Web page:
Hootenanny at the Cinema.
On Wednesdays come to Hootenanny.
It begins at approximately 3:30 so school children can attend. Cost is $1.00 for each child, and also $1.00 for adults not accompanied by a child.
Adults with a child get in free.
Bob Bovee and Gail Heil, and Rachel Grippen Storlie are the instructors. This is the first offering of our Giants Folk School. It will be held at the Giants of the Earth Heritage Center in the Ballard House on Main Street in Spring Grove.
Giants of the Earth Heritage Center has just been notified that it has been rewarded two giant grants.
The first grant is a pledge to match the first$25,000 given by donors to Giants Heritage by Feb 14, 2011, to fund heritage programming (more info later).
The second grant, from Google, is designed to help promote our website and our mission of resurrecting multigenerational consciousness for purposes of promoting good community stewardship. The grant provides $330/day in free advertising for our website for an unlimited time. That translates into $10,000/month; $120,000 per year; or $1.2 million over the next ten years. This will be a lot of Google Adwords advertising. So far, every dollar we have spent has drawn two new people to our website. We currently average $1 per day in Adwords advertising, and we have grown tremendously using that, It is hard to comprehend how fast we can grow if we increase our advertising by 330 fold. We already have over 1,000 people a day looking at our online Giants of the Earth Heritage Center web and Facebook pages. Using this grant money, we plan on unleashing a ceaseless hailstorm of online advertising, beginning near the end of January that should draw 660 NEW people per day to our online pages, or over 240,000 new people per year in addition to the number of visitors that the site would have without advertising. Considering that these people will also talk to their friends and families, Giants of the Earth Heritage Center’s website popularity is likely to grow even faster.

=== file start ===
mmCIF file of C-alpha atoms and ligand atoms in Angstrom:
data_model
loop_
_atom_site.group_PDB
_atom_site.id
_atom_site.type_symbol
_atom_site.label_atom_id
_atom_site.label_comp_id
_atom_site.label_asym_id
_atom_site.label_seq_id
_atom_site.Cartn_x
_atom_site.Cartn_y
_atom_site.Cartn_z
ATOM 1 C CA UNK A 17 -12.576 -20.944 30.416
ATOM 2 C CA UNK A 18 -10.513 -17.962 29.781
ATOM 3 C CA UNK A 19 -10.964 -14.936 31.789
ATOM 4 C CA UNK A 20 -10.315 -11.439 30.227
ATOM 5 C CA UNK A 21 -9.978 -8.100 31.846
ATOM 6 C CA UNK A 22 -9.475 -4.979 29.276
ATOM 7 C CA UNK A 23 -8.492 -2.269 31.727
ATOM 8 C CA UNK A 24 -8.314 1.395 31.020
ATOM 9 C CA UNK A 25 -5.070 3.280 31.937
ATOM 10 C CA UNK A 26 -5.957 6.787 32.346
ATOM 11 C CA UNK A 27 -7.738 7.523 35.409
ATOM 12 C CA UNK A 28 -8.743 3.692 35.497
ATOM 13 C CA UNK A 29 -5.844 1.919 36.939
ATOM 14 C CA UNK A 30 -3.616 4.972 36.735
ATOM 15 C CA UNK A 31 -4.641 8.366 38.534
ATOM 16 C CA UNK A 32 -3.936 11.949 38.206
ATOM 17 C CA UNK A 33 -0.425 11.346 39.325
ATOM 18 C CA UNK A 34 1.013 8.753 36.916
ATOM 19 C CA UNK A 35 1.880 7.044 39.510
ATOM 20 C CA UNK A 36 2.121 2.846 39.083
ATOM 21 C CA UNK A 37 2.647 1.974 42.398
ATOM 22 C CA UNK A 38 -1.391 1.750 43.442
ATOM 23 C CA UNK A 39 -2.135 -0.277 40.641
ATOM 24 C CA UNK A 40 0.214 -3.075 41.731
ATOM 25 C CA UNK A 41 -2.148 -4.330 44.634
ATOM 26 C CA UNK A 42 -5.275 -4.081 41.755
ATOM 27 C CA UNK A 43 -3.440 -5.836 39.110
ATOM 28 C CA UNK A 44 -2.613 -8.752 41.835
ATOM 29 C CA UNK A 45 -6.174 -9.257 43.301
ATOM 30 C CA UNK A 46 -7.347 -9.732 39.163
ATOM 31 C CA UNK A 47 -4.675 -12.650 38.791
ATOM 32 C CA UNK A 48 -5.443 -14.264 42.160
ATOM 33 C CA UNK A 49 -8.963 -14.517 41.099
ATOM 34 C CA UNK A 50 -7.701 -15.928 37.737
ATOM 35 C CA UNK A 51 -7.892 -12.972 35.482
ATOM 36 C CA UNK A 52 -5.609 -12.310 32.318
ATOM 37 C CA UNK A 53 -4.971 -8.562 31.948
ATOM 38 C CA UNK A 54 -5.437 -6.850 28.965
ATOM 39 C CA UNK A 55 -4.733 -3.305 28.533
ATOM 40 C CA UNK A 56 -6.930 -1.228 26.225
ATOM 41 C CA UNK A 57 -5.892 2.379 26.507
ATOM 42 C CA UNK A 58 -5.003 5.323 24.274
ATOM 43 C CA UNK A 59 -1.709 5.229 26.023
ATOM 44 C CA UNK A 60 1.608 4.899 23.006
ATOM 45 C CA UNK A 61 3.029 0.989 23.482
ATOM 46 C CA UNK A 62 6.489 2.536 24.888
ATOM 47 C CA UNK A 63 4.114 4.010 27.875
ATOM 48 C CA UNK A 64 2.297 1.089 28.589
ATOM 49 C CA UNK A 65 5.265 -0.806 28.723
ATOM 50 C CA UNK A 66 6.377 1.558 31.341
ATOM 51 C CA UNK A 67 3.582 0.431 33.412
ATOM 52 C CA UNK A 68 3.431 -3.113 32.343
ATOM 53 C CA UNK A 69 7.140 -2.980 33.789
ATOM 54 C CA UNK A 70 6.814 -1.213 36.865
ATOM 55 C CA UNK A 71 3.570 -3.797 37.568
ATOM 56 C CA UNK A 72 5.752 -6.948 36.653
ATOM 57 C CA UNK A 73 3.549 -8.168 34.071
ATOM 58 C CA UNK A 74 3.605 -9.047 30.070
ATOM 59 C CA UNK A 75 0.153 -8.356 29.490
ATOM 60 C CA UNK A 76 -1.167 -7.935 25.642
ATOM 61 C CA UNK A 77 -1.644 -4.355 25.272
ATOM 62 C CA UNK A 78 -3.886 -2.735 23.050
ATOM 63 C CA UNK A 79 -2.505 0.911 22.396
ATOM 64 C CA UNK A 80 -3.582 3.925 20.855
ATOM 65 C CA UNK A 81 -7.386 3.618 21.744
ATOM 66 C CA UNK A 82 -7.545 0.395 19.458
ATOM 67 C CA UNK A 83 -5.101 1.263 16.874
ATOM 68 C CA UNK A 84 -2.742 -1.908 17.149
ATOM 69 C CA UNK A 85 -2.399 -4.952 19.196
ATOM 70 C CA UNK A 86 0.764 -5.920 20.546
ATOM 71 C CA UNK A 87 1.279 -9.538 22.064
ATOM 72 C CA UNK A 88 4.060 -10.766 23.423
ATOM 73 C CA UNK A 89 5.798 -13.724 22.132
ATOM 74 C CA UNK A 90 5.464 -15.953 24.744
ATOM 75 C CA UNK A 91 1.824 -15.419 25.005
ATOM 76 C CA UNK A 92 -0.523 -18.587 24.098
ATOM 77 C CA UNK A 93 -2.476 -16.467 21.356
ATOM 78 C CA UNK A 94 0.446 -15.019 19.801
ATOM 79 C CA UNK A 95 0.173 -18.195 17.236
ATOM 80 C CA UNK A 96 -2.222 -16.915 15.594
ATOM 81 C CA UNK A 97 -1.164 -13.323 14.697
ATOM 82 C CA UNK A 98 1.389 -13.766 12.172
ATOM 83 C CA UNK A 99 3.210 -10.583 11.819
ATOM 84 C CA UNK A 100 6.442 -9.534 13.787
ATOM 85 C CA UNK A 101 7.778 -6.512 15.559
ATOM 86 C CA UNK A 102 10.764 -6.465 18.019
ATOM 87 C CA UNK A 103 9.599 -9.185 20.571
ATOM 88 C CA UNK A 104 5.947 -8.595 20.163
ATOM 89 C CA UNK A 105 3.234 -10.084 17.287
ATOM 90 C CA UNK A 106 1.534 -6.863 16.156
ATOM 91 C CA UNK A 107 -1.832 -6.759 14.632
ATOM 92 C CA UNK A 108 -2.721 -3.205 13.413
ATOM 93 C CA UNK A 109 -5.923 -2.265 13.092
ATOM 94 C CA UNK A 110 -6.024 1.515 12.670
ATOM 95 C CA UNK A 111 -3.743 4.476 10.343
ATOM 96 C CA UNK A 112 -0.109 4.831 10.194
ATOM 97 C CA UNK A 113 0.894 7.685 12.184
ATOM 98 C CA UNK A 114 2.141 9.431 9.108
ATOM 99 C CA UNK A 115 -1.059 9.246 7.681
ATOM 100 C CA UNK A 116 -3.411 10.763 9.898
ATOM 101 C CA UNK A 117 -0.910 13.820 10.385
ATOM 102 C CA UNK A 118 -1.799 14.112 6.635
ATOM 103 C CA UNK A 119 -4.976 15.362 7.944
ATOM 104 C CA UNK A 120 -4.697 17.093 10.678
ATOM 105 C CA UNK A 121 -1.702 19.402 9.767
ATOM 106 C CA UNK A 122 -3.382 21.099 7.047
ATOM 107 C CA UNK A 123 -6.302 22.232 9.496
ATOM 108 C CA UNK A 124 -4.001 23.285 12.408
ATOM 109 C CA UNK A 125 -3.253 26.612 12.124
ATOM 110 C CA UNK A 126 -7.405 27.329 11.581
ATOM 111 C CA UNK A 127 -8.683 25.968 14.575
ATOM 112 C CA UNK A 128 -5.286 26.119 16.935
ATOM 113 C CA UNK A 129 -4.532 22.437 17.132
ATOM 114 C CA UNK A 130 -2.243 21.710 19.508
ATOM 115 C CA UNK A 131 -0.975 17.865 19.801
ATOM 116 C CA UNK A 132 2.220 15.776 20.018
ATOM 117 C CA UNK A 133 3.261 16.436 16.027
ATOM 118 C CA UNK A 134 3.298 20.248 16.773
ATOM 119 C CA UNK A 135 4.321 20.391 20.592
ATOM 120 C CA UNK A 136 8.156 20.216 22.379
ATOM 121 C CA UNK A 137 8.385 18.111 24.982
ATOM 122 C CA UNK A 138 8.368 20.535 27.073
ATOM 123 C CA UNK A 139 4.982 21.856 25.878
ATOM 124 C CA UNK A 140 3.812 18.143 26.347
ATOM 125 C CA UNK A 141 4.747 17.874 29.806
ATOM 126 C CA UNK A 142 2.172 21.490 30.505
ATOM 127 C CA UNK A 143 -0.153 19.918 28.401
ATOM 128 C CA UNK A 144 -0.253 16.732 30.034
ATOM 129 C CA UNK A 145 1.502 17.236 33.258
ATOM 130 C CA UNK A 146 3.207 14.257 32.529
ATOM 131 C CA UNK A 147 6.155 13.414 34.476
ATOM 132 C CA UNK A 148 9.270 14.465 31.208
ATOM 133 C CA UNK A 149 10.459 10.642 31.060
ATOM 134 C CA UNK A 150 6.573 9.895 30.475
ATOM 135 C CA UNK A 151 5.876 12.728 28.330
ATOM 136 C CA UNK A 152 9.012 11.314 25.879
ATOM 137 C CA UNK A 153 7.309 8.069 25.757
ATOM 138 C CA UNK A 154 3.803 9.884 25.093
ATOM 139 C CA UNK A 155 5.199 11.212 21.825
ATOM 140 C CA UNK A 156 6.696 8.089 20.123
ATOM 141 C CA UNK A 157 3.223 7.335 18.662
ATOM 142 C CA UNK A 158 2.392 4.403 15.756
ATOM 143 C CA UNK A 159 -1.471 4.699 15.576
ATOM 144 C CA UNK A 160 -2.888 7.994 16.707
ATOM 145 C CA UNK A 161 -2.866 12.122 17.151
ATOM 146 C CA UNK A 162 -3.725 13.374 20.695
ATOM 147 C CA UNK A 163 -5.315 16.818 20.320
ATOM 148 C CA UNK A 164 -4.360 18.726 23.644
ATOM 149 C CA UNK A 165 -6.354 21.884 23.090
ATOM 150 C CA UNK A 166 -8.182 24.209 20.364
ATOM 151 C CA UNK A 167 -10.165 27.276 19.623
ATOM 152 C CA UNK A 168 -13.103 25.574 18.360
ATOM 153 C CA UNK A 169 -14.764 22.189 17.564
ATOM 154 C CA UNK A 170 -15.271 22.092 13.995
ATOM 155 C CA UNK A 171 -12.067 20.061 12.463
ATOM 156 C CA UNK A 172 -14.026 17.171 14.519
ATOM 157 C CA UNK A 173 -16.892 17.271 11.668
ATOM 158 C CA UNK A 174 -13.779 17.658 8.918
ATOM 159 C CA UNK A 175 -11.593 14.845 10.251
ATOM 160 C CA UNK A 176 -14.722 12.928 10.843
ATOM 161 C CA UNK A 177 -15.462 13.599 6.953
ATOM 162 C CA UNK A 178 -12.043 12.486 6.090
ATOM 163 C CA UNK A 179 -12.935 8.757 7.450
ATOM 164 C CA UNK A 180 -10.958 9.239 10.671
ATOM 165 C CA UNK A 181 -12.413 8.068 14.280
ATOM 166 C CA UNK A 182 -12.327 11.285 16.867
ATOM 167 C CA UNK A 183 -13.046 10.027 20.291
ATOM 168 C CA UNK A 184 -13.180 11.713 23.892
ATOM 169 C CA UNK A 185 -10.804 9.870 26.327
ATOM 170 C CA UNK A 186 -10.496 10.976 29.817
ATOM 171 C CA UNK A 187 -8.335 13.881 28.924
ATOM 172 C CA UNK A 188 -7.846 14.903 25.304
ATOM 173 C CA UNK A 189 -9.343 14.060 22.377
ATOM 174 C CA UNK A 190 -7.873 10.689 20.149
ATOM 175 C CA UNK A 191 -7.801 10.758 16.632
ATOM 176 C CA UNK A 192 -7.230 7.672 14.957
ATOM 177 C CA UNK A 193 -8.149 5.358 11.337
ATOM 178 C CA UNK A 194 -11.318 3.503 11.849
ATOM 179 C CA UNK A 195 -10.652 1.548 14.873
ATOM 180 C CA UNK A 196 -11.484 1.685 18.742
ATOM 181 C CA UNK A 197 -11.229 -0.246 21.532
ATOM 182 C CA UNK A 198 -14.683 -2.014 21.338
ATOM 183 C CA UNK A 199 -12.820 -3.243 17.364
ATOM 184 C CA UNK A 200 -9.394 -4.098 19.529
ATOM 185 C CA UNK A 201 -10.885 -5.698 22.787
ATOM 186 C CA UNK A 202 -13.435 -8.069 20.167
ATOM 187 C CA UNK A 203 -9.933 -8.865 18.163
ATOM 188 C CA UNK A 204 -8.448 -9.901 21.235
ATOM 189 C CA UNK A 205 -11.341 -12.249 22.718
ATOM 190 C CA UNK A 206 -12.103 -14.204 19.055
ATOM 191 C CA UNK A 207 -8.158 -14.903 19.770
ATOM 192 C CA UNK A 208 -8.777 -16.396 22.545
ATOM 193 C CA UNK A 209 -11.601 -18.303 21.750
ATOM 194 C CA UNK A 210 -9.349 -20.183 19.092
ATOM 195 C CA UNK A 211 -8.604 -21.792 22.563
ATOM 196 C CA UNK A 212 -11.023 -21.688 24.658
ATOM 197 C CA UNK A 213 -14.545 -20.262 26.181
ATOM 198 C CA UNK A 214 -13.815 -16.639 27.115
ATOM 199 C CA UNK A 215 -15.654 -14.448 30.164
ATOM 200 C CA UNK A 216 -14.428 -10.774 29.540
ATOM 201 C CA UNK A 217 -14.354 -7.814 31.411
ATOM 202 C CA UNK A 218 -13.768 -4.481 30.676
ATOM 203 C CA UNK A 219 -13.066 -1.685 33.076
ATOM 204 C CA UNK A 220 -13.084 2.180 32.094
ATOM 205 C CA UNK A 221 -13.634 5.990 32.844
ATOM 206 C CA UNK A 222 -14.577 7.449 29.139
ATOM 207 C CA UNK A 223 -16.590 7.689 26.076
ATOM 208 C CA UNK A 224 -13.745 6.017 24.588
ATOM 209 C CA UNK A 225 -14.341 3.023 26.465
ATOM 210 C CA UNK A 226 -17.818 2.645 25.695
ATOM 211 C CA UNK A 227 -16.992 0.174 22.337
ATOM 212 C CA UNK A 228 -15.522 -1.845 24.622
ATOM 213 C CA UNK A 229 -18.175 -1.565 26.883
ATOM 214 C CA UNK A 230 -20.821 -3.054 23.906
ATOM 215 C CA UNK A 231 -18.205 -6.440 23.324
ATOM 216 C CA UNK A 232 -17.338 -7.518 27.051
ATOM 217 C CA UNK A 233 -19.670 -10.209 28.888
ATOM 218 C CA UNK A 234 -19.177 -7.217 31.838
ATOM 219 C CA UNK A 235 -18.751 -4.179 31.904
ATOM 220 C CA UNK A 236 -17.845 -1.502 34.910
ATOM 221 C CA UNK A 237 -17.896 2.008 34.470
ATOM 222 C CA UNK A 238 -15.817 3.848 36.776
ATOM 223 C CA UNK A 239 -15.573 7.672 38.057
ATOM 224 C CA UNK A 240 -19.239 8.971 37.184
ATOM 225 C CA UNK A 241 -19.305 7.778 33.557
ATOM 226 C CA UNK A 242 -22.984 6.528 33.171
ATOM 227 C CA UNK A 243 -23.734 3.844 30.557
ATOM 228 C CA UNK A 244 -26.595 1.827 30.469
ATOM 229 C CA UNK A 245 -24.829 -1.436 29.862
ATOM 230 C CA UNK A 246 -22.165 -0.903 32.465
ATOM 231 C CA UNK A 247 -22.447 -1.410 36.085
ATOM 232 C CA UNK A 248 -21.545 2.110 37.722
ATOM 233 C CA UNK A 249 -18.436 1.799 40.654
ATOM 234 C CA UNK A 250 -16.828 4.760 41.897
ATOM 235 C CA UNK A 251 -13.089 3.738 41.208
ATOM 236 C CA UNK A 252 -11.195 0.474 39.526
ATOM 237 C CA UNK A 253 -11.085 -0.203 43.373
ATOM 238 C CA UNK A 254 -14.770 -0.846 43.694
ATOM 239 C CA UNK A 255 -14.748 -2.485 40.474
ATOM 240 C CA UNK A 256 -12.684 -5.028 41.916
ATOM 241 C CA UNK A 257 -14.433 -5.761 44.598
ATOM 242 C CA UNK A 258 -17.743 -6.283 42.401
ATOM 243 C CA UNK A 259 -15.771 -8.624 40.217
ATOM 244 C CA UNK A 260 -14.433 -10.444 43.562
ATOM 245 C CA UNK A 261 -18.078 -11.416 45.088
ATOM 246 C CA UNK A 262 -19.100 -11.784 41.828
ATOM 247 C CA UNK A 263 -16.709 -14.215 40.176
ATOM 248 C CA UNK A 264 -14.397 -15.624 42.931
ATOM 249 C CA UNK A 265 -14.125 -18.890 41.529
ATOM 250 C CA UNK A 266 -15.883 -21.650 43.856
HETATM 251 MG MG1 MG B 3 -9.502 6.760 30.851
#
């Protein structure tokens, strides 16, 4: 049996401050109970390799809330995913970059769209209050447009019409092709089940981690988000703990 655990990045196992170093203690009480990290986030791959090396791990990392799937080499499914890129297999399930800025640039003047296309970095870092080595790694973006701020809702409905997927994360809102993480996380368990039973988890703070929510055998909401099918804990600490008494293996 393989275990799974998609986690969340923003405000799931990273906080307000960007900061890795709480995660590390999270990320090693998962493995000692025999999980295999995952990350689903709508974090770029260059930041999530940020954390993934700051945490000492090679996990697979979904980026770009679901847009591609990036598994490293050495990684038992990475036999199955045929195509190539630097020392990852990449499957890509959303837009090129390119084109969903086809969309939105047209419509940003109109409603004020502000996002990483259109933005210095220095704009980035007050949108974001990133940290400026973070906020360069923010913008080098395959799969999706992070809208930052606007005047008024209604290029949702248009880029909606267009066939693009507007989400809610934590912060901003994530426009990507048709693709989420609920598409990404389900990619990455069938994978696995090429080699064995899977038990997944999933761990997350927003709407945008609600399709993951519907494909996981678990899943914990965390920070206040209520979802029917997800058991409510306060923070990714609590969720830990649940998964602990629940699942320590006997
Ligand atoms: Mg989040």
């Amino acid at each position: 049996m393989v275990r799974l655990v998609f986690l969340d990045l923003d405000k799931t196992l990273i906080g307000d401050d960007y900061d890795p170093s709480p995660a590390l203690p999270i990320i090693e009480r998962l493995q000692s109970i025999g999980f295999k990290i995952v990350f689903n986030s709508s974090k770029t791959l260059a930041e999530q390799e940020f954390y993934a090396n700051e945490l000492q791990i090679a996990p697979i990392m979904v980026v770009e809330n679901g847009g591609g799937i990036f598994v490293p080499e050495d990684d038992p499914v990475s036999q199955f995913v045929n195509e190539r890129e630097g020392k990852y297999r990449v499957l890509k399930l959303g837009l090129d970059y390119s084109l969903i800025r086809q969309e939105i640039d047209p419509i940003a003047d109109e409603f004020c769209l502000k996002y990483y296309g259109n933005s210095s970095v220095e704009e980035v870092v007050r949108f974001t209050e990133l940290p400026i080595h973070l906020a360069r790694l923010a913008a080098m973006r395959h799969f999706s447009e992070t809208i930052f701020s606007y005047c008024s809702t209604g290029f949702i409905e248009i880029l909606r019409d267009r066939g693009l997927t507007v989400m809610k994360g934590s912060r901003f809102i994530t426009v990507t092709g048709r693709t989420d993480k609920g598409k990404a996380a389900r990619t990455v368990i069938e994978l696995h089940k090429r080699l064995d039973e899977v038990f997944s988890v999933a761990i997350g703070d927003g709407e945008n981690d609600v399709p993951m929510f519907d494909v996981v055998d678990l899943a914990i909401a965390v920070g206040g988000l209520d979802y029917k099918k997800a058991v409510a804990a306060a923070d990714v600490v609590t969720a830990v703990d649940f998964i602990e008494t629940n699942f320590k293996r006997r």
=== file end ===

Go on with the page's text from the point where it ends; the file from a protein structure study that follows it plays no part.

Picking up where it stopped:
With this kind of advertising we can really mobilize a critical mass of people to accomplish our mission of preserving, interpreting, and passing down every family’s unique heritage. By getting more people and families to reflect on the heritage they pass on to generations, we hope to empower people to live their lives with greater purpose, decency, creativity, and “seventh-generational” thinking.
We hope to accomplish these goals without overtaxing people or businesses. Because many hands make light work, we want to encourage as many people as possible to participate, in whatever way they can, by rewarding our supporters at least two fold every time they support our mission in some measurable way. Further, we can reach out to other non profit historical societies and help them to accomplish our common mission by working together. As our Giants of the Earth Heritage Center database grows, so too will our ability to provide complete genealogical and genetic genealogy services. People have been talking for years about preserving video stories of our seniors before they pass away, but they never figured out how to do it efficiently and retain a personal, hometown, touch. Giants is moving quickly to provide both oral history services and a family friendly database to view these in.
When it comes to passing down heritage, we don’t want to just preach to the choir. We hope to excite people who haven’t in the past been all that interested in genealogy, for whatever reasons. Because genealogy empowers a people with a greater sense of purpose, we want to provide at least some of our services for free to young people who are making big decisions. Young families, and particularly most of our youth, who are perhaps in the most need of a personal history, won’t have access to their grandparents and great grandparents stories unless we preserve them now. We can preserve and pass down the wisdom and experiences of grandparents for generations to come. When a community promotes wisdom, good judgment, and virtue it can be truly said that a rising tide lifts all boats.
We will provide meaningful services to members and publicly honor our supporters